April

everyheart
Every Heart a Doorway
, by Seanan McGuire

This is novella plays on the familiar trope of children finding doorways to other worlds. However, it doesn’t focus on the other worlds themselves; it’s concerned with what happens to those children after they come home, and especially those children who can’t adapt to normal life again. If they’re lucky some of these children find their way to Miss Eleanore’s school, which hides from the parents its true purpose as a place for these children to be understood and helped through the transition, while being around others who have had similar experiences. It’s beautifully written, and McGuire really makes you feel the yearning of the children for their lost worlds. My only warning is that it’s short, and will leave you wanting more!

sleepinggiantSleeping Giants, by Sylvain Neuvel

Told in oral history style through interview recordings and diary entries, Sleeping Giants is enjoyable, straightforward Sci-Fi. It’s premise is the discovery of a giant robot (whose body parts are scattered all over the world) and the team who assembles it.  However, it’s focus is equally on the characters themselves, and how they cope with the challenges – physical, mental, interpersonal, and political – of a discovery that will have massive repercussions for the entire world.

 

May

smoke

Smoke by Dan Vyleta

Smoke is set in Victorian-era London, where “sin” – whether it be actions or even just thoughts – is literally visible on a person, in the form of smoke emanating from the body. Upper class society is structured around making oneself as pious as possible, so you almost never display Smoke.  It’s a really interesting concept, and Vyleta’s world-building here is excellent. I especially liked the exploration of class structure here, as it related to the tolerance of Smoke.  Recommended for those who enjoy alternate-history fiction of the Victorian persuasion, with a little fantasy thrown in.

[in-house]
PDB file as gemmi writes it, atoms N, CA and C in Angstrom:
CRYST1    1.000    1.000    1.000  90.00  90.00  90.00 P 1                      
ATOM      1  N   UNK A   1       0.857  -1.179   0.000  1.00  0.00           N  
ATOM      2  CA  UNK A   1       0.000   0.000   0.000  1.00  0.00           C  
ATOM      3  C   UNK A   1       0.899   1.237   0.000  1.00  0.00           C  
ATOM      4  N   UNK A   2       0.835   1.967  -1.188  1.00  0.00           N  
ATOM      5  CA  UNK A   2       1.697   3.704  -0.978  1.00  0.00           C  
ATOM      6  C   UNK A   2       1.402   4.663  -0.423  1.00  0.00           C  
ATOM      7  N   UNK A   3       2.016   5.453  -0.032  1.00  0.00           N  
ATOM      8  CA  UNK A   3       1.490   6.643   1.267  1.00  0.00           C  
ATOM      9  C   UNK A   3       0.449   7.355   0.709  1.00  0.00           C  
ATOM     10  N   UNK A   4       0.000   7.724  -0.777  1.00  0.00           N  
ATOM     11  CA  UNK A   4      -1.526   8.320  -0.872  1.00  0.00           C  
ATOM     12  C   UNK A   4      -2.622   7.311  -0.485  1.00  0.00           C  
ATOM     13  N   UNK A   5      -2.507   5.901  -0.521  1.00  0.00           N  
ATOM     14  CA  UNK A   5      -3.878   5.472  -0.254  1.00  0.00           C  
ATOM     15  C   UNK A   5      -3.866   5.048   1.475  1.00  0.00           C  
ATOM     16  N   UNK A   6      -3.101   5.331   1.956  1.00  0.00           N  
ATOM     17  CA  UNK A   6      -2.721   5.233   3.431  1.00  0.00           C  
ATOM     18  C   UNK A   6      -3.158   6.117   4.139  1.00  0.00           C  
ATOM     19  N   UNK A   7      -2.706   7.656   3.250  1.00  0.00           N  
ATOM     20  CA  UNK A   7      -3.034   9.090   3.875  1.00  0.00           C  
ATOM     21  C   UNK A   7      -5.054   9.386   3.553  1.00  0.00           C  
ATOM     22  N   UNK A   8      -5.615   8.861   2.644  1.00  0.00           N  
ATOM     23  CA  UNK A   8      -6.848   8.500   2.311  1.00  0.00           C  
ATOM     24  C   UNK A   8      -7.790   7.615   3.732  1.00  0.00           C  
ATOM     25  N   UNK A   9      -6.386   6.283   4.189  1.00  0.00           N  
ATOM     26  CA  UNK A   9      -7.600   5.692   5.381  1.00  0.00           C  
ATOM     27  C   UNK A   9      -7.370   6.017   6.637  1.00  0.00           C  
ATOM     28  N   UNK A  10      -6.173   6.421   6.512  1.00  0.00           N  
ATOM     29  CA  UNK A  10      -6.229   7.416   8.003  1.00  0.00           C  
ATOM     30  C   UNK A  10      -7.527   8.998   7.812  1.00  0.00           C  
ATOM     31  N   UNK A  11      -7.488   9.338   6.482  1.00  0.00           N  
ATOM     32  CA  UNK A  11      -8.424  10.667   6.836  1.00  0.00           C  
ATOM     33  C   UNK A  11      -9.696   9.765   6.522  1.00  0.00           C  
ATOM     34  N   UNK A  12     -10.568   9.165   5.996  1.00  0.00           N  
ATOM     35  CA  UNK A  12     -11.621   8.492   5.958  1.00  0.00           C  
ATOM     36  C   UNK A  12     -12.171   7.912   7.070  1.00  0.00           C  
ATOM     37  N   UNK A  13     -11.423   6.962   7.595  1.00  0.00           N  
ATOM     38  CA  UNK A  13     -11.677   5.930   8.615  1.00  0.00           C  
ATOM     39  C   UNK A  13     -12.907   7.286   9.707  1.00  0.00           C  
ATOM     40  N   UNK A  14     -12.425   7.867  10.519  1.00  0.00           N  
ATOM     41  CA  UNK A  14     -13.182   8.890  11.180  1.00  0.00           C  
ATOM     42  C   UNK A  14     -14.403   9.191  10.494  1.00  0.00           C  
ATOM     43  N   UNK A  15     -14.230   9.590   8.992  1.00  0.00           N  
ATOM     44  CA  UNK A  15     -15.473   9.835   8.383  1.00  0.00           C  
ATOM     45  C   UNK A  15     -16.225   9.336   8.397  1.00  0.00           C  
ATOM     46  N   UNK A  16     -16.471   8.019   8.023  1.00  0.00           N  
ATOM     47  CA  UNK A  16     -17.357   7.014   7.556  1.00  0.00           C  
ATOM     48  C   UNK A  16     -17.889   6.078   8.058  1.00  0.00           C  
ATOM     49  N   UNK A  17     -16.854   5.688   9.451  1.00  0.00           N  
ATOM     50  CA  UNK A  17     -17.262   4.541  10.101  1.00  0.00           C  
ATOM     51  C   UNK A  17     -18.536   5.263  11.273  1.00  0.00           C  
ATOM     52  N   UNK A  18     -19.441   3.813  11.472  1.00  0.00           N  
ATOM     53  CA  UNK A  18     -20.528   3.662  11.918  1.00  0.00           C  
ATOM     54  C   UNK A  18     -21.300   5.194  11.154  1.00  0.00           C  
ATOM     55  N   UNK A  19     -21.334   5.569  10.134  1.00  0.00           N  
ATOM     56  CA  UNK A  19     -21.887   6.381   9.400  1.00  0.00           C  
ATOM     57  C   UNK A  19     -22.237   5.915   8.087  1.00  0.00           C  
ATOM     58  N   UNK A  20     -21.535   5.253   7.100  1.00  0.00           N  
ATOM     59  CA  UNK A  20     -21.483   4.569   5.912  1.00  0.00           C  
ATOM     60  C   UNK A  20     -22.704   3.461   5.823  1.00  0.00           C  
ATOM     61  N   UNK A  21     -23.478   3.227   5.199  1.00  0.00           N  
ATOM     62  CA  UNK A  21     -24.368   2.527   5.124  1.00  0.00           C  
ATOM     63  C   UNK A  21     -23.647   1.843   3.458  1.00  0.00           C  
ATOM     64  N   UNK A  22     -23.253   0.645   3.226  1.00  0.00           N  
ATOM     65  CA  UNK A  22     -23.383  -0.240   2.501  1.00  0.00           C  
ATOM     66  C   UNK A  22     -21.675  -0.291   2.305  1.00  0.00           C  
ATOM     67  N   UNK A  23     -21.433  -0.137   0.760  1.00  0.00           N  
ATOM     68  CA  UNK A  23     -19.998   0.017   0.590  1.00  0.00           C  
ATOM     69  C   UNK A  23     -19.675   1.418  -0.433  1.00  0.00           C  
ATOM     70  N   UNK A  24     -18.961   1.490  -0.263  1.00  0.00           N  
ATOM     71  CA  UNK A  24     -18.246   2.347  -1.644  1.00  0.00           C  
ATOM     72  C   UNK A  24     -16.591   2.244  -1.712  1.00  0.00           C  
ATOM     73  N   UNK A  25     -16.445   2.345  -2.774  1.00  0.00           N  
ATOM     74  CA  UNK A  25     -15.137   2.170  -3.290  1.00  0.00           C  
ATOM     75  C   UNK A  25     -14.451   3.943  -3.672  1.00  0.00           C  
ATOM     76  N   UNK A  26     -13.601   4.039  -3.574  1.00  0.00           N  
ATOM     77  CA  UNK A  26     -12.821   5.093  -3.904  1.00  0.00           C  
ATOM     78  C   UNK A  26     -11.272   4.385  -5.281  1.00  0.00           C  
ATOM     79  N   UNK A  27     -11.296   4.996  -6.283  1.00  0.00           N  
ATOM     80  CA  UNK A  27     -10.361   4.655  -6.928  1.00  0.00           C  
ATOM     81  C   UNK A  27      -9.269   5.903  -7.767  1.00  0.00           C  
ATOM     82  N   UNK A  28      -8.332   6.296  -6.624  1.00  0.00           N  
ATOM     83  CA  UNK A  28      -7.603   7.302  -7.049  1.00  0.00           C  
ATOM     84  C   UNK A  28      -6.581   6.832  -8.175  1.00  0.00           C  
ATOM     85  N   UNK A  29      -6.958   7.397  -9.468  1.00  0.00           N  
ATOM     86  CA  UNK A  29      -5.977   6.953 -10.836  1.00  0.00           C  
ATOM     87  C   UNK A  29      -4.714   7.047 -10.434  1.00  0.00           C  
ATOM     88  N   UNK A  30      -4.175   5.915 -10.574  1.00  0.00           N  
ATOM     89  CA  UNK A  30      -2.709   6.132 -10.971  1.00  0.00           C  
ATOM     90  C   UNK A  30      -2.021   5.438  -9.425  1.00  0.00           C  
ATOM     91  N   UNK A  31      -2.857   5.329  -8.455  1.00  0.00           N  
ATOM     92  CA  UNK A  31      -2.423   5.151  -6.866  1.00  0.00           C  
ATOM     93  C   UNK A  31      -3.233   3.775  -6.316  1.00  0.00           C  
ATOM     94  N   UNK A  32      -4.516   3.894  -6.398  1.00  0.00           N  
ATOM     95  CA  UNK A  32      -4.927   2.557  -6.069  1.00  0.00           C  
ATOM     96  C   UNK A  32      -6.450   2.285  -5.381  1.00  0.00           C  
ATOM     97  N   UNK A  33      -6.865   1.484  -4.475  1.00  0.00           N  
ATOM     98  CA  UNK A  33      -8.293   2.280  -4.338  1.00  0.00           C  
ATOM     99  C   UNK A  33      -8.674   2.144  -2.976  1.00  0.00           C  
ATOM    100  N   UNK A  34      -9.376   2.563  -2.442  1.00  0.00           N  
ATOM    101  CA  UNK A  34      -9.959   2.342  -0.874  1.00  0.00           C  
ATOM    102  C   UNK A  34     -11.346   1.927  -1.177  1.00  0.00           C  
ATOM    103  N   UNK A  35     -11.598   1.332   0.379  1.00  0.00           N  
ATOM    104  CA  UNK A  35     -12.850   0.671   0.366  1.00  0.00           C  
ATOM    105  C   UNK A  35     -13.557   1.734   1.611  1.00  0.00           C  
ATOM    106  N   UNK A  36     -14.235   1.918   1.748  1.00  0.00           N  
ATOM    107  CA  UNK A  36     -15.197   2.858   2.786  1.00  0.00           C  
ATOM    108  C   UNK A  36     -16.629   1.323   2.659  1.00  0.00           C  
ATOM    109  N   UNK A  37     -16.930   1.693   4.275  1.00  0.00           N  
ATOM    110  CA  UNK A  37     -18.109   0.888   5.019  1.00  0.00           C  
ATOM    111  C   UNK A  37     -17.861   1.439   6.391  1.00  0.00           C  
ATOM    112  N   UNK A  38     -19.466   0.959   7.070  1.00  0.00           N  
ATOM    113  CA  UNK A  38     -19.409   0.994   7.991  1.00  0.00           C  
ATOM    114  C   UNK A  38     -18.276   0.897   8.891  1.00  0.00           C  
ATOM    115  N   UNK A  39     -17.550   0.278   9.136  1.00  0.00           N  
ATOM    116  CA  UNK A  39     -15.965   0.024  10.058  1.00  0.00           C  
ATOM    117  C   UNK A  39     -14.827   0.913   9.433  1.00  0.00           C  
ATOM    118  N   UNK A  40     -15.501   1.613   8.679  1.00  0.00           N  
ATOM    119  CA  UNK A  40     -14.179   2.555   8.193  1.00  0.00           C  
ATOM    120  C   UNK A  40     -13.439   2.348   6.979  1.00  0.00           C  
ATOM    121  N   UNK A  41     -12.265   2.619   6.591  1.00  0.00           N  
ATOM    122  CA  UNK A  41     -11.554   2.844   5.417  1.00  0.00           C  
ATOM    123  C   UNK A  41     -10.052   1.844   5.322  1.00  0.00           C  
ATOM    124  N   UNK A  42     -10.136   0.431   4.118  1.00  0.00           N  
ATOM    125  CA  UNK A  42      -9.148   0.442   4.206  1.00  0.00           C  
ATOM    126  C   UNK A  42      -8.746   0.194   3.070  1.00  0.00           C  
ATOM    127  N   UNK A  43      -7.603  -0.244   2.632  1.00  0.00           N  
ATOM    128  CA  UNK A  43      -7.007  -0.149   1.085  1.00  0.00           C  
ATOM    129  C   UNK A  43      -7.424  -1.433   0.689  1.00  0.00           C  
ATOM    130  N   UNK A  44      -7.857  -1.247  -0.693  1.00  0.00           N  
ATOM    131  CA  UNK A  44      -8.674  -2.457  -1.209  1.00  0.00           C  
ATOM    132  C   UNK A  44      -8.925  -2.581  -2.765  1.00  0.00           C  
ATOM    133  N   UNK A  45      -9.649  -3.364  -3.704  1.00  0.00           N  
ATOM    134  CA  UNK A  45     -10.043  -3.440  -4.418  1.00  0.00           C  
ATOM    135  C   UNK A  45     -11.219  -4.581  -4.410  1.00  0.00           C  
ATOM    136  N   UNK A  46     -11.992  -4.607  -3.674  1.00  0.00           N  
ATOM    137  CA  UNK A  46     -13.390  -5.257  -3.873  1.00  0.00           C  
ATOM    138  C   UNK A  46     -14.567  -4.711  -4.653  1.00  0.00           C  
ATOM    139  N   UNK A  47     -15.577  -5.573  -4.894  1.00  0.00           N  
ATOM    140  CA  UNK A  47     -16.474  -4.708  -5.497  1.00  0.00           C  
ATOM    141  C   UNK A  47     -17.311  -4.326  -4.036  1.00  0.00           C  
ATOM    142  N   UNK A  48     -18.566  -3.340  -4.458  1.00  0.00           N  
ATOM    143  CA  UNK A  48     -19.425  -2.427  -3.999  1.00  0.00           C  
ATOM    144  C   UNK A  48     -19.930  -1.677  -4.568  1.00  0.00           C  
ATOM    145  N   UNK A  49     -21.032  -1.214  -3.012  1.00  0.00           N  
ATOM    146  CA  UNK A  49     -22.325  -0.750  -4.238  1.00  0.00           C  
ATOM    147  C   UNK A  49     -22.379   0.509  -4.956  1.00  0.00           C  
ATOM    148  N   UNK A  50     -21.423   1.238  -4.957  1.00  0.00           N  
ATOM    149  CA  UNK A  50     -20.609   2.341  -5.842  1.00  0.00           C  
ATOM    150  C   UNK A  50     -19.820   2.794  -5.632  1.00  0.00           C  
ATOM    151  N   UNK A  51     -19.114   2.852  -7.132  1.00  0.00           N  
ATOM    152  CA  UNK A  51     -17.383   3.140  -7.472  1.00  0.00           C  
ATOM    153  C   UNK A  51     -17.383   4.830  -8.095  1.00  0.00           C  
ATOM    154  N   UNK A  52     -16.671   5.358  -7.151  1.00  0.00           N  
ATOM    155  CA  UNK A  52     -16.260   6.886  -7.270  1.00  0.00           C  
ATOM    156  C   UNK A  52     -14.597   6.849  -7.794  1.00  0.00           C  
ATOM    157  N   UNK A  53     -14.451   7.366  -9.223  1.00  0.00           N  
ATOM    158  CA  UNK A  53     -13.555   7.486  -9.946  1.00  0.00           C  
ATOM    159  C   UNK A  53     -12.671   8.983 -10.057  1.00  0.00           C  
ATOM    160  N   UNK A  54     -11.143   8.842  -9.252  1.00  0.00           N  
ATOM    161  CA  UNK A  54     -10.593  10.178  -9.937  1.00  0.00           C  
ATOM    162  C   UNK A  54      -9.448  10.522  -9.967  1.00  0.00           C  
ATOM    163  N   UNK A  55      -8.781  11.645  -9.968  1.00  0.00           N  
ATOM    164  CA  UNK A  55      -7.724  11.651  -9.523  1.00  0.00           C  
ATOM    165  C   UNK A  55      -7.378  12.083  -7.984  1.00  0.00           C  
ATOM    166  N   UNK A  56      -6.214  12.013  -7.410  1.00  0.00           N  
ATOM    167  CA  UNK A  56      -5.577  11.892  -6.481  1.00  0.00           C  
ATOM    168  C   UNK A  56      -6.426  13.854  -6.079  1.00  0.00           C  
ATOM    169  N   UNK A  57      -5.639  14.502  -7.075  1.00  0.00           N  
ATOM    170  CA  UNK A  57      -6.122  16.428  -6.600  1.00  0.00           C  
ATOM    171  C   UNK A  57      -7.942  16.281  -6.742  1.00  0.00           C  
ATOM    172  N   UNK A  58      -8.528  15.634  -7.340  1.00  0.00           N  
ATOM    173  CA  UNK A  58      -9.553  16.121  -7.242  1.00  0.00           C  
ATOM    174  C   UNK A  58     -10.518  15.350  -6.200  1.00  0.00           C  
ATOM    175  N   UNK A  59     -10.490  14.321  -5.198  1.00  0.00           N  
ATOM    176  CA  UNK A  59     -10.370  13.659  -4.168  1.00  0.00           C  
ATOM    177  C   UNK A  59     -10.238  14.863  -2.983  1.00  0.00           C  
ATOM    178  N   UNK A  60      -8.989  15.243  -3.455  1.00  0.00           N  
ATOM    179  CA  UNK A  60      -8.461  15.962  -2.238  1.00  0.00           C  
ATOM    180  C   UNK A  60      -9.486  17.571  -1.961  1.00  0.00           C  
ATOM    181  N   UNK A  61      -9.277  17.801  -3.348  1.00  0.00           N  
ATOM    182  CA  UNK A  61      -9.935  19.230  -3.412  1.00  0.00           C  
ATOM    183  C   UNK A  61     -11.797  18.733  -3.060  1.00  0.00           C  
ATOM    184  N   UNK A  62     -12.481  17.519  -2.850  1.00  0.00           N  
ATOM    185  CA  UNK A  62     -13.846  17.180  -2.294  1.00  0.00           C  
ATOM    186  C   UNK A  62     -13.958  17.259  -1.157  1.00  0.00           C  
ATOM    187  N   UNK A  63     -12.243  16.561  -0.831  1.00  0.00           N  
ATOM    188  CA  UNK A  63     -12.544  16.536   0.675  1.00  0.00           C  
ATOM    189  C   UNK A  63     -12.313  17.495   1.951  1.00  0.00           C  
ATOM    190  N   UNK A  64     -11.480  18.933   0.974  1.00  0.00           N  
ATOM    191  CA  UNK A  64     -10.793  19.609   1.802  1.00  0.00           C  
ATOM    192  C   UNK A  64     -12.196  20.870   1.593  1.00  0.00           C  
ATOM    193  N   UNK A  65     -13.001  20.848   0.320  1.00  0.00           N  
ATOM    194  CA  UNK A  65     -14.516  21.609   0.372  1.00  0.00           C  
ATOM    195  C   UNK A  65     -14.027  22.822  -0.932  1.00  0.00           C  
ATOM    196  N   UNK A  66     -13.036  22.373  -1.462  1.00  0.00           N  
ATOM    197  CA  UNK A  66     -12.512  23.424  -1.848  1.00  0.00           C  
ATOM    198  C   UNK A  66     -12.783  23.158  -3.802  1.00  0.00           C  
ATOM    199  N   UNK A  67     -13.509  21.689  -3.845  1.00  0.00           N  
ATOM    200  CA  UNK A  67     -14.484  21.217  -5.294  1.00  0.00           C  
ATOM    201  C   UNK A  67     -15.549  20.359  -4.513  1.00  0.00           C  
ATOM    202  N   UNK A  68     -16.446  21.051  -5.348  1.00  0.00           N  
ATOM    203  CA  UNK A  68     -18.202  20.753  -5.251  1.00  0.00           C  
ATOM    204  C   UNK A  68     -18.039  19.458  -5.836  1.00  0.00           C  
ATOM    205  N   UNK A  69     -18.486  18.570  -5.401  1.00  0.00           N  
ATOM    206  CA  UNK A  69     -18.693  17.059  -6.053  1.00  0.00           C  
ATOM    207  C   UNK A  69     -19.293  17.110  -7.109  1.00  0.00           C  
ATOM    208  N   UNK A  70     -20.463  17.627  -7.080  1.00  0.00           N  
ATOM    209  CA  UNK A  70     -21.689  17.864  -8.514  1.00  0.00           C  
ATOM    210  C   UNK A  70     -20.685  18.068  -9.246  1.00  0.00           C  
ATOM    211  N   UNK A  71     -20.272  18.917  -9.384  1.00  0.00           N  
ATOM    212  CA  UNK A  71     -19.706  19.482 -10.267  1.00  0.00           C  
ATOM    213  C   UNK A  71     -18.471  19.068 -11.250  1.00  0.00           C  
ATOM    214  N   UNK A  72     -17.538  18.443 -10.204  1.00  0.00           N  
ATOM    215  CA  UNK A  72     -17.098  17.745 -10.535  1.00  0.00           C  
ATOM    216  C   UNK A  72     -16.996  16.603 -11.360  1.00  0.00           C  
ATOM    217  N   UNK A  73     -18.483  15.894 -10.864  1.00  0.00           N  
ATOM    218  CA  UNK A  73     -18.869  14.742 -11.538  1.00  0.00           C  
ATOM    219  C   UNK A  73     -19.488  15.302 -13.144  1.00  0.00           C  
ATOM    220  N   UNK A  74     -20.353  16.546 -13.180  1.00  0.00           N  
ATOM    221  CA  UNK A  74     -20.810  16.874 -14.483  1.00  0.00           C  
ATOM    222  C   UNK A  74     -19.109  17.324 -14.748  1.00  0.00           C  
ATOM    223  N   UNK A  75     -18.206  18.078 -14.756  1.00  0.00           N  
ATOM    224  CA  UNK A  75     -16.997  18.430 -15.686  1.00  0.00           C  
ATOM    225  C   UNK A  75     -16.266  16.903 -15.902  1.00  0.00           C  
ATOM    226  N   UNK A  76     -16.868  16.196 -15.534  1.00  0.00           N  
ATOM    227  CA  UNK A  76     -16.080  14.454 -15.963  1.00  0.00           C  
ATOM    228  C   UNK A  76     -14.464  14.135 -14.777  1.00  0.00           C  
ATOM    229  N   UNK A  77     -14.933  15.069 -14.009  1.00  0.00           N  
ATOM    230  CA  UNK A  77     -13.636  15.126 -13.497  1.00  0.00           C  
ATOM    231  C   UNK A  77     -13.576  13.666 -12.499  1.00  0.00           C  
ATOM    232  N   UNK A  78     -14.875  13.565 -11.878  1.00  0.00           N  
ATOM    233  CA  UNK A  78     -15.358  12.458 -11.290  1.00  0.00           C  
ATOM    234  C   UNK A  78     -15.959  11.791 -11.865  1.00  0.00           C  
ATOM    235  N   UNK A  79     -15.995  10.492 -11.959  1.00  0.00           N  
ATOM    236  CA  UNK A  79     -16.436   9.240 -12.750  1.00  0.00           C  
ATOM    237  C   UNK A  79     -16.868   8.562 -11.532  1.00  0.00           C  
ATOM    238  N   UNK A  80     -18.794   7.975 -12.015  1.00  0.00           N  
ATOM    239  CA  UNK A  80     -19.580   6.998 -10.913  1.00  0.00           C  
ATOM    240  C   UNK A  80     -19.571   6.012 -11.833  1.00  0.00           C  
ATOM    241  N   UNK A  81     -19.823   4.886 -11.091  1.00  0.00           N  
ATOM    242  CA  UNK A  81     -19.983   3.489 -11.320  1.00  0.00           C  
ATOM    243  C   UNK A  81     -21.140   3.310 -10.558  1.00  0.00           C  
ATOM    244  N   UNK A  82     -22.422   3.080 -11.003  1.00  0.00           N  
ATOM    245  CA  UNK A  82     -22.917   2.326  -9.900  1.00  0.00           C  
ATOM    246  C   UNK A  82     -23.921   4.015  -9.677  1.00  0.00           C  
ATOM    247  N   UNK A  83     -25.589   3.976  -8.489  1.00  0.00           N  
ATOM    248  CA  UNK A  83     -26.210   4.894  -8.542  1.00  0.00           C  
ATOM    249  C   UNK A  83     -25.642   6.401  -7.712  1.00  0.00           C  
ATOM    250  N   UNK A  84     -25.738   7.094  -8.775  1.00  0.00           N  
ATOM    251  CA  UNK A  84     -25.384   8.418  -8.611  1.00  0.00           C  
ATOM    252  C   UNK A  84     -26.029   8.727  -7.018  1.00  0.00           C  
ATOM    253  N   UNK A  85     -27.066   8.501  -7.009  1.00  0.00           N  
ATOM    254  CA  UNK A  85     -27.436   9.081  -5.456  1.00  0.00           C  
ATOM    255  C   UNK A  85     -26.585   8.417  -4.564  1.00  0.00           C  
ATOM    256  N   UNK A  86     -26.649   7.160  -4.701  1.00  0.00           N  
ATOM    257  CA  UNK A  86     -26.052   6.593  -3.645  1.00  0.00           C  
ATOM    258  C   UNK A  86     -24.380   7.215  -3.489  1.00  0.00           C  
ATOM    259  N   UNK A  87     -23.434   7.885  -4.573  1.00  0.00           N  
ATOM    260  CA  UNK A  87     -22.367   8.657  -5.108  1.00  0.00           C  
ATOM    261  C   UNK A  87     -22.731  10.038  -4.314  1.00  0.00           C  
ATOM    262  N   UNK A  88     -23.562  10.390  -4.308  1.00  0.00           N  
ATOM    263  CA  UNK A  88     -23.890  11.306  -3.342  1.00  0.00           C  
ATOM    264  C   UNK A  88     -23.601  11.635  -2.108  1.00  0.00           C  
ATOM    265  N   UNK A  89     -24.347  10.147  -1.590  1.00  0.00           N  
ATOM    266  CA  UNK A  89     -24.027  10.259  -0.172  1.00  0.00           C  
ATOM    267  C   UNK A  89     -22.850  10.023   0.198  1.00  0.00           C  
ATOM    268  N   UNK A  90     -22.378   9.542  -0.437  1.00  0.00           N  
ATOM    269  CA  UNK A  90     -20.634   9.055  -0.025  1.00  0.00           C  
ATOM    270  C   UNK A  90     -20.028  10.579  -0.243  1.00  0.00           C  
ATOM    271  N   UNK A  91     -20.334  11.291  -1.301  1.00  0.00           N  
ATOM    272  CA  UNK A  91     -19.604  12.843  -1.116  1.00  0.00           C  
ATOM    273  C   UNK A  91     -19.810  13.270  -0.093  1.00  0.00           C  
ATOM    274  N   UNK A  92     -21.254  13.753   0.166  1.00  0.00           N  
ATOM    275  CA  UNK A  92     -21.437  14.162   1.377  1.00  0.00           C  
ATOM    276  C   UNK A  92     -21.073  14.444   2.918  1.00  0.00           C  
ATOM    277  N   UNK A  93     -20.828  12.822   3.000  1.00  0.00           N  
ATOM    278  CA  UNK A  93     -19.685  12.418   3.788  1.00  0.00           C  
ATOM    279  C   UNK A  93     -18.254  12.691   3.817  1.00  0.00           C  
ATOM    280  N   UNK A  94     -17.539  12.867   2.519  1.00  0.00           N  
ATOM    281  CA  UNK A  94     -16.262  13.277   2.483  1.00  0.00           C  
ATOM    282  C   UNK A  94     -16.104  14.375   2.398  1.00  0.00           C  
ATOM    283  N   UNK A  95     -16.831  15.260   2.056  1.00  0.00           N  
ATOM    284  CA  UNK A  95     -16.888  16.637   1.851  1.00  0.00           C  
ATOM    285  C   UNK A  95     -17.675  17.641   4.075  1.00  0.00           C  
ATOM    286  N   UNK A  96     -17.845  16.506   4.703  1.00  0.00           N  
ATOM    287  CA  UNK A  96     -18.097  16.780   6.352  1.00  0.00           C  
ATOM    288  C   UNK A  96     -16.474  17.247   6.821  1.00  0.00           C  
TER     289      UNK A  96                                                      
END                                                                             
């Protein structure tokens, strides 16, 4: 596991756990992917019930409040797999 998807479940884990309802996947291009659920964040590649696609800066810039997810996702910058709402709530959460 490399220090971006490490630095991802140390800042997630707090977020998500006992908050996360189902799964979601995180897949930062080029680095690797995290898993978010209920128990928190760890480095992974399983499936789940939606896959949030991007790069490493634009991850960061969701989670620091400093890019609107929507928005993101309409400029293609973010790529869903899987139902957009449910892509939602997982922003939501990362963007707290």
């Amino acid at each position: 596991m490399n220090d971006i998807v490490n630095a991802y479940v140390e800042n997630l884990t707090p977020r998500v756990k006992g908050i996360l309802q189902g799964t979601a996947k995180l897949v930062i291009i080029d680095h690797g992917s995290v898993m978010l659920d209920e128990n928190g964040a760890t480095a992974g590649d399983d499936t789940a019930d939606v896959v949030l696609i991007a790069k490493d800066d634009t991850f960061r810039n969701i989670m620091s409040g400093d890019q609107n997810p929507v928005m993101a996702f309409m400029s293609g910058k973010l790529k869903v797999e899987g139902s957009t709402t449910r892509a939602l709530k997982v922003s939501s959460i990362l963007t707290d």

centralstationCentral Station by Lavie Tidhar

Tidhar was the 2012 World Fantasy Award Winner for Osama, and has been compared to classic Sci-Fi giants like Philip K. Dick and Kurt Vonnegut.  This novel is almost more of a collection of inter-related stories, and has been described as a blend of speculative fiction, family history, faith, racial and cultural tension, all meditating on what it means to be human. It’s a challenging but rewarding title.

 

Enjoy!

(and thank you to NetGalley for providing advanced readers’ copies!)

 

Freedom to Read 2016

raifbadawiSaudi blogger Raif Badawi became known around the world when he was sentenced to 10 years in prison and 1000 lashes because of his writing.  Many people, myself included, thought to themselves that such a thing could never happen in Canada.  Because we live in a world where freedom of expression is not an inalienable right for everyone, it is important that we appreciate the freedom we often take for granted and renew our commitment to defending freedom of expression for all.  For these reasons, Freedom to Read week is a valuable part of our cultural lives and Canadians and Canadian residents.

freedomtoreadEach year the he Canadian Library Association’s Advisory Committee on Intellectual Freedom, in partnership with the Book and Periodical Council’s Freedom of Expression Committee, conduct a survey identifying library materials that have been challenged.  These materials are those that concerned members of the public have asked to be removed from library collections or reclassified for a variety of reasons.

In drawing attention to some of the more surprising titles on this list, it is not my intention that we scoff at the presumed ignorance of those who challenge library materials, but rather that we open up conversations about why access to materials representing a full range of view points is essential for the health and well being of our society.